The Disappearing Act – “Also, when you hire on Upwork (formerly oDesk), check the work history thoroughly. Avoid people with little or no experience on Upwork (formerly oDesk) despite how good their resume looks or how fair their rates are.” Who are we, dear clients? We are people too and not all of us started freelancing years ago when the competition was very little, allowing us to amass a wealth of reviews and work history. We may have real life experience (I for instance have a law diploma and I am one semester shy of completing my UK law bachelors degree), however when it comes to upwork and other freelancing sites, we are but infants. Our decades of life experience amounts to nothing when we have to start afresh with a begging bowl at menial rates waiting for someone to consider our proposal when our “good resume” and “fair rates” seem to work against us! How do we build up a work history when you tell clients to avoid giving us the chance to do so? There are plenty of time wasters out there, but upwork has created steps to ensure that you get what you pay for. If your budget is small and you post a $ entry level freelancer required over a $$ or $$$ expert level requirement then you quite naturally have a budget you wish to stick by. To quote Lana “if a person’s budget is only $200, you as the expert need to be able to propose a solution that fits their problem AND budget.” So when we take a clients $30 budget into consideration and know that the other 10-50 proposals they are receiving would have competitive rates from $5 to $80 from the top rated ‘big dog’ freelancers with a rich work history, what choice do we newbies have? If our profile is polished and you could see that we spent days crafting it for our clients only to have someone tell you to ignore us if we don’t have a work history, all that does is kill the passion we had when we skilled/newbie freelancers first signed up for work. If you know there are plenty of fake accounts with fake reviews probably obtained via the black-market, then you could be rest assured that my profile ( https://www.upwork.com/freelancers/~01c0ee0a275bff909d ) which I spent time on doing as many tests as I could to prove my proficiency and with just 2 jobs as of this date as my work history, may be something Dave asked you to look past, but would not be one purchased off the black-market with fake reviews, etc. We are real people behind these profiles, with real lives, real problems and we all want to work for money. The quality of these people could be determined by you clients by reading our proposals and understanding the standard of English, for example, we offer; if you have doubts on whether we are genuinely typing the proposal, then why not message us and check our response? Let me put it quite simply dear clients: “Low online experience does not amount to low real-life experience” You also have the chance to meet enthusiastic new people who are excited to work online and offer their heart and soul to you and your projects unlike the big dogs to whom your $150 budget job is pocket change or “just another thing to add to their ever growing work history”. I for example wrote an ebook for $5 as my first job and I helped test a new website by writing 50 test reviews from multiple different email addresses for a two week $15 budget job which I bid $25 on and completed in 2 days and received a heartfelt review you could read on my profile. We offer good work at low rates because we are literally hung out to dry when some people *cough cough* advise you clients (sometimes our only source of income when we have student loans to pay and no time to commute to work when it makes more sense doing it at home and being able to study and get our rest during university) to avoid people like us, trying to earn for a living, and discriminating us for just appearing a few years too late so the big dog pro’s could take 99% of the jobs for mere pocket change simply because they built up their massive work history before they faced any competition.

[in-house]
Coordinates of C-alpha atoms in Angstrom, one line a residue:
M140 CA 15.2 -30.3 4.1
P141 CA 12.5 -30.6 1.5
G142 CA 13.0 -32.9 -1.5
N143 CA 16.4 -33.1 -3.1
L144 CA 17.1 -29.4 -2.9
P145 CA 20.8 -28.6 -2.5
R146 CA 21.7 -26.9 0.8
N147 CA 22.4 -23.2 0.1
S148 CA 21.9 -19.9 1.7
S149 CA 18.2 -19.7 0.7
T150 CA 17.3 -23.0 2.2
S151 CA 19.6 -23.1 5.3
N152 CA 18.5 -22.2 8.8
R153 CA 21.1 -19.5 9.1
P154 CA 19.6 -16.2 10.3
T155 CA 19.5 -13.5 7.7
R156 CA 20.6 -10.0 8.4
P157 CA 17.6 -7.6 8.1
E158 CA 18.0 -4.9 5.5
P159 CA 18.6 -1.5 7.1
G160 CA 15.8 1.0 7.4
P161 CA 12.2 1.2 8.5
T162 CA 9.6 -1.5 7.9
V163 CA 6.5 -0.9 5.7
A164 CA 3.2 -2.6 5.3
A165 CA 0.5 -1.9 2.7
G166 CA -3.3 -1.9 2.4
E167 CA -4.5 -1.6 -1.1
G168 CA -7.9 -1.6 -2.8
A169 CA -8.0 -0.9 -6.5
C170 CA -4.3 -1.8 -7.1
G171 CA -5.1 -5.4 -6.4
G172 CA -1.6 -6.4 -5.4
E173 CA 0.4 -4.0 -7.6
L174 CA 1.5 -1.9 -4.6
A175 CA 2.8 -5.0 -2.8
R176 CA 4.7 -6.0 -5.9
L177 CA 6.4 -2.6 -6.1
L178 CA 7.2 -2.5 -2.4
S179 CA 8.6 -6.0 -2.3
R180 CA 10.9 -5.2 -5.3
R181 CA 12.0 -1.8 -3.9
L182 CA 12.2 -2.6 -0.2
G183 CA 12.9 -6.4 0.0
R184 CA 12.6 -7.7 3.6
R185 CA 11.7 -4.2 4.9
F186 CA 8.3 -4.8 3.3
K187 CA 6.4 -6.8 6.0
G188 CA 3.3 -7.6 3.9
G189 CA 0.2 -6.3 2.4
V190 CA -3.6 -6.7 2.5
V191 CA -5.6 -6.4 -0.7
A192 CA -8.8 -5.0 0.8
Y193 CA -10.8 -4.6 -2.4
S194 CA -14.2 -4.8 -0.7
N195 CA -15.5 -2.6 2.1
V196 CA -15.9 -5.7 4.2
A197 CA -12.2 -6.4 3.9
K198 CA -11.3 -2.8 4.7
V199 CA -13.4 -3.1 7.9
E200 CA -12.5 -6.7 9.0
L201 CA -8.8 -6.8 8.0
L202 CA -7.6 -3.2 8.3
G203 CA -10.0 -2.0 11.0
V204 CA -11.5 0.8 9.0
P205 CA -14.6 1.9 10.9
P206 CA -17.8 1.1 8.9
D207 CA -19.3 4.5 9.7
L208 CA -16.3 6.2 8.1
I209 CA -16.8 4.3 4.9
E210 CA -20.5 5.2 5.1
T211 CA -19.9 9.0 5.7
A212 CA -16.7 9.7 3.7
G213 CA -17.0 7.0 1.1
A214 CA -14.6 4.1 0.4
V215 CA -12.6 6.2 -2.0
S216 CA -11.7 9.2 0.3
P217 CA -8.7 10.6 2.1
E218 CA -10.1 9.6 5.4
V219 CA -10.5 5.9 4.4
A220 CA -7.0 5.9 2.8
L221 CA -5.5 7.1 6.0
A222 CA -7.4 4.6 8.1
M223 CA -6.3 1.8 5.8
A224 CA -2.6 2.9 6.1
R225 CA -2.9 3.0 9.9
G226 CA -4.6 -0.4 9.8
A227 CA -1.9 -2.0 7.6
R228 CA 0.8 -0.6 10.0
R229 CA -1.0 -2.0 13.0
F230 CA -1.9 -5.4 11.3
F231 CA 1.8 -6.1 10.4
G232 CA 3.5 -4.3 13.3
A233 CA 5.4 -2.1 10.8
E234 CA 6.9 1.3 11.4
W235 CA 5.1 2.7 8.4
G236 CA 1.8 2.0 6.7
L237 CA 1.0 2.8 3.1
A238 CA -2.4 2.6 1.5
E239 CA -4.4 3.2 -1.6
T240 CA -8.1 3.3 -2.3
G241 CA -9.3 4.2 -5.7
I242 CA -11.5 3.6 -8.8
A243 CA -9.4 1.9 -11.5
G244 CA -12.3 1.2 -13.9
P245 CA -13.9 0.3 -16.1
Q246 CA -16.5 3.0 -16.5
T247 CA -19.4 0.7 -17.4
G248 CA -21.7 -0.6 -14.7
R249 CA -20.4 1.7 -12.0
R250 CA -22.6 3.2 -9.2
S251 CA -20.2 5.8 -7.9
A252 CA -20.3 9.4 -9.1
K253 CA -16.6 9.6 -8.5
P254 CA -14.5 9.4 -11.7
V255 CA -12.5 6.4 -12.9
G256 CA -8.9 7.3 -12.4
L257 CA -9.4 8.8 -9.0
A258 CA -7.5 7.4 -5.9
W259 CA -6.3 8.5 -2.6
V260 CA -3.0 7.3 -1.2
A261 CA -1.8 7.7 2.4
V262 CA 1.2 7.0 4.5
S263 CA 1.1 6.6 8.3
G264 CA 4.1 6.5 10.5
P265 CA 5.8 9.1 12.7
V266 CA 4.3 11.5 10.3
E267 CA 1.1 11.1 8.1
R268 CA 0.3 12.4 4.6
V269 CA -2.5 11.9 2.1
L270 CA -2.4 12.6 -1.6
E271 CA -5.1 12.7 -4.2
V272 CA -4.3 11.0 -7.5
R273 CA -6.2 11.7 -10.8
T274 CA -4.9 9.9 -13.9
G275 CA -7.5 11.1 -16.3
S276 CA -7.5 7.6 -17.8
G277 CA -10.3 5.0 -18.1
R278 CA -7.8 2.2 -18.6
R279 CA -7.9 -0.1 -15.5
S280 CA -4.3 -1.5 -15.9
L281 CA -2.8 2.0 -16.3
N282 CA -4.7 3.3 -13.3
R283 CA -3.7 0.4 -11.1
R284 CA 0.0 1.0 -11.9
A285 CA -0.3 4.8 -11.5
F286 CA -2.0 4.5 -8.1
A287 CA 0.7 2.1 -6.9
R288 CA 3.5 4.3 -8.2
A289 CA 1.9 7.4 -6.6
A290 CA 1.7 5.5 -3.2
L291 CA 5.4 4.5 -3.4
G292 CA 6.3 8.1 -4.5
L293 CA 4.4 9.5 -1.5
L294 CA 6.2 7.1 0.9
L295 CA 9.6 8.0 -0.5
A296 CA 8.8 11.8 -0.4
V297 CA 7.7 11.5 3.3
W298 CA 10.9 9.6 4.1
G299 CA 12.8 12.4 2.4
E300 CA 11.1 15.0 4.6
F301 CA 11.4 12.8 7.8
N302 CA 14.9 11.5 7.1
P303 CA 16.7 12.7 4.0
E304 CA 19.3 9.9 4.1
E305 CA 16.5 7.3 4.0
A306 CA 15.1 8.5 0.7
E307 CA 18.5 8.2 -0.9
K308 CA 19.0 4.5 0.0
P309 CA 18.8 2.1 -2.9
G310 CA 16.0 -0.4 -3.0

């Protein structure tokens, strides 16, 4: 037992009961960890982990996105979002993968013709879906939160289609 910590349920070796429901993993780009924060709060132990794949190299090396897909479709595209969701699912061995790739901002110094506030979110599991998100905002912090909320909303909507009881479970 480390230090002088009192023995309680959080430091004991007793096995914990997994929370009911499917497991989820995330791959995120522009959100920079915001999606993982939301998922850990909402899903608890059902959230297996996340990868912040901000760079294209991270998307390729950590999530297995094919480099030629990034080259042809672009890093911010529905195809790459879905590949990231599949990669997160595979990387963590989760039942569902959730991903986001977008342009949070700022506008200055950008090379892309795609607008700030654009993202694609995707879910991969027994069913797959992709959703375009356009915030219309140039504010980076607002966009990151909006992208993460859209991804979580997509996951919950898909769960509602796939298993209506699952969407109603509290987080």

I have a couple of things to add to potential clients reading this article. Keep in mind that what Dave says is slightly biased against other freelancing sites as the punchline is to get you to check out his own freelancing site. I’m not putting him down, I myself visited hubstaff after reading this article and it looks like a very decent site with good features. If I were a client and I had a lot of money to invest in an important job, i’d consider hubstaff simply for the security it offers clients. However to use what he implied to make my own point, hubstaff may have a well polished user interface and offer quality work for good rates, but upwork (formerly oDesk), freelancer.com, etc have been there all along and are therefore ‘obviously’ the better choice by default. See what I did there? Hubstaff may be the next big thing, but you wouldn’t know unless you gave it a try; so go ahead and try out hubstaff, and while doing so in the meantime, try out us newbies on sites like upwork. Old isn’t always better right?